As remote learning becomes a go-to method of instruction in colleges and institutions of higher education across the world for the foreseeable future, connectivity has become a key topic of discussion.
Much of the focus on connectivity for education has been on the number of students without Internet access at home, but higher ed students also face other challenges with data.
Here are a few of them: WiFi Cost
For some families, the cost of Internet is not an issue. For others, especially those that might be facing economic hardship, there is not enough to cover essentials like food and medicine, let alone dedicate to continuous Internet service, essential as it may be to their college education.
According to a blog post by AllConnect.com, “The average starting price for internet is around $35, but most Americans are paying an average of $60/mo. for broadband.” Given the widespread unemployment many people are facing, Internet connectivity at home may be beyond the reach of many families.
There are also families that can afford Internet services but not necessarily the kind of broadband service that’s required for high quality video streaming, synchronous learning, etc.
Colleges looking to provide Internet access for dozens of students at a time are having success with Kajeet’s SmartBus WiFi, which they are making available in centralized locations throughout the community or in parking lots on campus. With SmartBus WiFi, up to 65 students at a time can be connected to filtered, Education Broadband™ that has all the capabilities they need for remote learning.
Colleges can often provide Internet services to students at home through the use of technologies like the Kajeet SmartSpot®, but in some parts of the country that lack broadband infrastructure, even the use of hotspots is not possible.
That’s the case in some parts of California, as explained on EdSource.org: “Rural schools [in California] are finding mobile WiFi devices don’t work at all for students in some of the most remote parts of the state that lack broadband infrastructure.”
WiFi is preferable, but in worst case scenarios, institutions of higher education facing acute lack of Internet access can supply printed packets to students or prepare USB ports where they can download materials to their devices.
Accessibility is not the only issue that matters when it comes to data usage in educational contexts. Usage patterns are important to keep in mind, especially when they also converge with other conflicts students might have, such as work or childcare responsibilities.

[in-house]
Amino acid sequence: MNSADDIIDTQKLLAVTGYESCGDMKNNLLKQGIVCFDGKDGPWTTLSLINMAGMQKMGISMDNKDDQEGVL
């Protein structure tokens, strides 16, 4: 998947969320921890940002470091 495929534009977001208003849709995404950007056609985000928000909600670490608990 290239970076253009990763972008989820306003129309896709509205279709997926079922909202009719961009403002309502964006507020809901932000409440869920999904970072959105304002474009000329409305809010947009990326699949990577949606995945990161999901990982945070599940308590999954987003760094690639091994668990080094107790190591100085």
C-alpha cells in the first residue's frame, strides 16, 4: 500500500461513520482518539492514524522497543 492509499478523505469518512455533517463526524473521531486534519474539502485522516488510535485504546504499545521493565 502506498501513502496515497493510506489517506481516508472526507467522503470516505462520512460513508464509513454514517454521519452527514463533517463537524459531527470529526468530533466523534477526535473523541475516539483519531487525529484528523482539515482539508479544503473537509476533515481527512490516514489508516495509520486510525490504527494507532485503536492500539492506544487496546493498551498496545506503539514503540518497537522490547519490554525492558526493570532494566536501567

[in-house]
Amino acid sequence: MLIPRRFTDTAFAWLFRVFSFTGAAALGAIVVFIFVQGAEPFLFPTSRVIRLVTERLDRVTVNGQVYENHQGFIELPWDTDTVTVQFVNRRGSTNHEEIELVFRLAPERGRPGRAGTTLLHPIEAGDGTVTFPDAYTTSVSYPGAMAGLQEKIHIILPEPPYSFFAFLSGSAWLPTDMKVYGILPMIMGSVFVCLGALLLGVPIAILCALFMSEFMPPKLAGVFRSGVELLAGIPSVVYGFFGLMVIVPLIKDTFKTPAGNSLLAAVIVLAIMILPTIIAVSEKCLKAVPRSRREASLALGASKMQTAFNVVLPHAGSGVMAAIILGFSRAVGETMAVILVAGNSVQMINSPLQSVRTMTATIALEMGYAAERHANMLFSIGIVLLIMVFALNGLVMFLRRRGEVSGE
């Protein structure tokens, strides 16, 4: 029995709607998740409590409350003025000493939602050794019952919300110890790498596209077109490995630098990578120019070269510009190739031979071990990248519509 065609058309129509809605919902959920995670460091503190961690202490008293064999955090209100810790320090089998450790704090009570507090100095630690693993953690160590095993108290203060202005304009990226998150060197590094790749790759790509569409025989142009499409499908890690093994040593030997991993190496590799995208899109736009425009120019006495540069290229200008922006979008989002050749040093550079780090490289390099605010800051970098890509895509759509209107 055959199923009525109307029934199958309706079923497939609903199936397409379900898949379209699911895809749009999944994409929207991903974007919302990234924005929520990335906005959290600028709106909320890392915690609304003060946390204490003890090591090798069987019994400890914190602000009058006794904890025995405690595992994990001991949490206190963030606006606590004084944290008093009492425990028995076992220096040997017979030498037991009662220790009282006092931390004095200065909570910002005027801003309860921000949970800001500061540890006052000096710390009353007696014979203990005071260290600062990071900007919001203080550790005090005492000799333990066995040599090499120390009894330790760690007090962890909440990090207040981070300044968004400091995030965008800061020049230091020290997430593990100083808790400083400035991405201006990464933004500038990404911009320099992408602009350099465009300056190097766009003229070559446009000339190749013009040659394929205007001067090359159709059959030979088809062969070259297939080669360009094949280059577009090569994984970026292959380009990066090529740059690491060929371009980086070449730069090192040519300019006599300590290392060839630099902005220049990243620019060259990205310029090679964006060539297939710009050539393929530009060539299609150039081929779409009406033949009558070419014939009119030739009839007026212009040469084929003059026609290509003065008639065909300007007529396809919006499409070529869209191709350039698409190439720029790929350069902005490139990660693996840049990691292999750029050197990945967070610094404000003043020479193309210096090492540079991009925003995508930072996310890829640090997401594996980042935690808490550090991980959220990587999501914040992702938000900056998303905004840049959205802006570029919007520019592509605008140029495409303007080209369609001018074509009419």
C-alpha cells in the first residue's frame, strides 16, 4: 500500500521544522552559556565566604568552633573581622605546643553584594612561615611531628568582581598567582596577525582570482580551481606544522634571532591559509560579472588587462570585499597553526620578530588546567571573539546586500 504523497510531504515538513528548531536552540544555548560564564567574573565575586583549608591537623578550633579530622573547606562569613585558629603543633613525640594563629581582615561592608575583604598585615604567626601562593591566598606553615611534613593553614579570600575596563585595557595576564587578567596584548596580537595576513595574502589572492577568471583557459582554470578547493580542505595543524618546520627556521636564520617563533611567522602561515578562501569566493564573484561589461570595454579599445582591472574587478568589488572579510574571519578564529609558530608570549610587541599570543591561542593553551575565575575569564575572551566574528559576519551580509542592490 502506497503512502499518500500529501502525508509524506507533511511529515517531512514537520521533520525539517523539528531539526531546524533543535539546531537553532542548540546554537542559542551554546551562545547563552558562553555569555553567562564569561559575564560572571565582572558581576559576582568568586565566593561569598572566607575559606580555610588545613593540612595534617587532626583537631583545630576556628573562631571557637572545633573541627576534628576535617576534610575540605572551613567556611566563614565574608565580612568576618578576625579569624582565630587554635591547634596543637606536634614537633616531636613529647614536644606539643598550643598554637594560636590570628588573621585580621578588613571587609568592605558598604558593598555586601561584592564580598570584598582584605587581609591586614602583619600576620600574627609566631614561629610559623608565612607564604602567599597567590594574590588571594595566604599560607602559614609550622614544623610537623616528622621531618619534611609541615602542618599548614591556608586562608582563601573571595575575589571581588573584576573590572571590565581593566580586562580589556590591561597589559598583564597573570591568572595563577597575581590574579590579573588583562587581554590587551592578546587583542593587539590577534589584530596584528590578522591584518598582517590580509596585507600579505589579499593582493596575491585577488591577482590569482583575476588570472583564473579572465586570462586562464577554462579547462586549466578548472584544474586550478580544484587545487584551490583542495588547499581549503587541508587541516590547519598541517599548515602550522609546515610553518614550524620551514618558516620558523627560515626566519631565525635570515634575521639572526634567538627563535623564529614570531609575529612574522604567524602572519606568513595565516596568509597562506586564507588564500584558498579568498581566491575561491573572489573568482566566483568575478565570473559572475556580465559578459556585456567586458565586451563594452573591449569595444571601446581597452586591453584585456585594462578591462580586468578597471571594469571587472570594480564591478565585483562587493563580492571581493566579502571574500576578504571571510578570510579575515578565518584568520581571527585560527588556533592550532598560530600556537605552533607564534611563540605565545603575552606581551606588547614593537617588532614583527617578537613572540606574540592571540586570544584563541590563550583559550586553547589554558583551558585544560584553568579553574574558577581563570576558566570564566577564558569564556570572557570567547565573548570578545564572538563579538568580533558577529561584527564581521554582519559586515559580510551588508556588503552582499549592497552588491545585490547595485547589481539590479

Kajeet’s Education Broadband™ can be pooled, this means that unused data each month does not expire but rather can get rolled over to another month or redistributed to other users in the network. Higher ed institutions providing data services to students can stretch their budgets by allocate data based on need and course load rather than providing expensive unlimited data services to all students requiring in-home connectivity.
Administrators of the Sentinel platform, part of Kajeet’s Education Broadband™ service, can also see the top websites student visit, as well as get a sense of what peak periods for usage are during the day. This information can help institutions better plan for their connectivity support by course, segment of student population, department, semester, or for the entire year.
Colleges can also provide in-home connectivity to students on an as-needed basis, and with the check-in and check-out feature built into the Sentinel platform, can monitor data usage and stop allocating data to hotspot devices when a student’s enrollment period ends.
In general, Sentinel’s analytics and reporting capabilities can give colleges much-needed insight into their connectivity expenditure and help with planning for student connectivity support in the future.
Higher ed students need dedicated devices and Internet access to succeed if courses are held predominantly online, but not every student has access to these tools, or has the tools available with the right capabilities for virtual learning.
For this reason, higher ed administrators should have a good sense of what challenges with Internet their students might be facing that could interfere with their ability to complete work on time or make learning virtually more challenging overall.
Are you a college instructor or administrator working with students without adequate in-home connectivity? How are you managing student data usage during remote learning?